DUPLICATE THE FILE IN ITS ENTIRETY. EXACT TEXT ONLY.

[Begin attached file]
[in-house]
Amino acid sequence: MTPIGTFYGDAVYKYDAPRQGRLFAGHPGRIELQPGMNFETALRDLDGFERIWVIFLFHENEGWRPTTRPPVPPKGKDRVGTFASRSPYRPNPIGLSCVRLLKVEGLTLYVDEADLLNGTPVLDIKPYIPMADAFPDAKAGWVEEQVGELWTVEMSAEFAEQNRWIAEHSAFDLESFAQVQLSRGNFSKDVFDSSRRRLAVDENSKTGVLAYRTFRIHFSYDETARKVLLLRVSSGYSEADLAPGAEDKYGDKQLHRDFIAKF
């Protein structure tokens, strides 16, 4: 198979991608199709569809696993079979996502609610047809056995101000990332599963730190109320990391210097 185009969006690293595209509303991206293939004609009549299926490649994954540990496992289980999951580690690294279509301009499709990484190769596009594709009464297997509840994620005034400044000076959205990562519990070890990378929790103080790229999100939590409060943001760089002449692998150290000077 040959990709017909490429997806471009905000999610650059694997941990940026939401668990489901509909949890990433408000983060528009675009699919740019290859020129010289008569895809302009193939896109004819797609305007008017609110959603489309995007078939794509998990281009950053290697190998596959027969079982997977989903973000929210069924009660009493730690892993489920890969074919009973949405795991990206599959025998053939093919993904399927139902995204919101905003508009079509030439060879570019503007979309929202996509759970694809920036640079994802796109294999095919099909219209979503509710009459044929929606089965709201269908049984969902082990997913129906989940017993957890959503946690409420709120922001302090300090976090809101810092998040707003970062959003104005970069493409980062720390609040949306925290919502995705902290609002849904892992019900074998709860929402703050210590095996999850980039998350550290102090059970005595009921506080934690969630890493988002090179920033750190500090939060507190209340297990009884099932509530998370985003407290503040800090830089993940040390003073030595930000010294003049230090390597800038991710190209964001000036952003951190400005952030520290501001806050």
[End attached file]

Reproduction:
[in-house]
Amino acid sequence: MTPIGTFYGDAVYKYDAPRQGRLFAGHPGRIELQPGMNFETALRDLDGFERIWVIFLFHENEGWRPTTRPPVPPKGKDRVGTFASRSPYRPNPIGLSCVRLLKVEGLTLYVDEADLLNGTPVLDIKPYIPMADAFPDAKAGWVEEQVGELWTVEMSAEFAEQNRWIAEHSAFDLESFAQVQLSRGNFSKDVFDSSRRRLAVDENSKTGVLAYRTFRIHFSYDETARKVLLLRVSSGYSEADLAPGAEDKYGDKQLHRDFIAKF
């Protein structure tokens, strides 16, 4: 198979991608199709569809696993079979996502609610047809056995101000990332599963730190109320990391210097 185009969006690293595209509303991206293939004609009549299926490649994954540990496992289980999951580690690294279509301009499709990484190769596009594709009464297997509840994620005034400044000076959205990562519990070890990378929790103080790229999100939590409060943001760089002449692998150290000077 040959990709017909490429997806471009905000999610650059694997941990940026939401668990489901509909949890990433408000983060528009675009699919740019290859020129010289008569895809302009193939896109004819797609305007008017609110959603489309995007078939794509998990281009950053290697190998596959027969079982997977989903973000929210069924009660009493730690892993489920890969074919009973949405795991990206599959025998053939093919993904399927139902995204919101905003508009079509030439060879570019503007979309929202996509759970694809920036640079994802796109294999095919099909219209979503509710009459044929929606089965709201269908049984969902082990997913129906989940017993957890959503946690409420709120922001302090300090976090809101810092998040707003970062959003104005970069493409980062720390609040949306925290919502995705902290609002849904892992019900074998709860929402703050210590095996999850980039998350550290102090059970005595009921506080934690969630890493988002090179920033750190500090939060507190209340297990009884099932509530998370985003407290503040800090830089993940040390003073030595930000010294003049230090390597800038991710190209964001000036952003951190400005952030520290501001806050």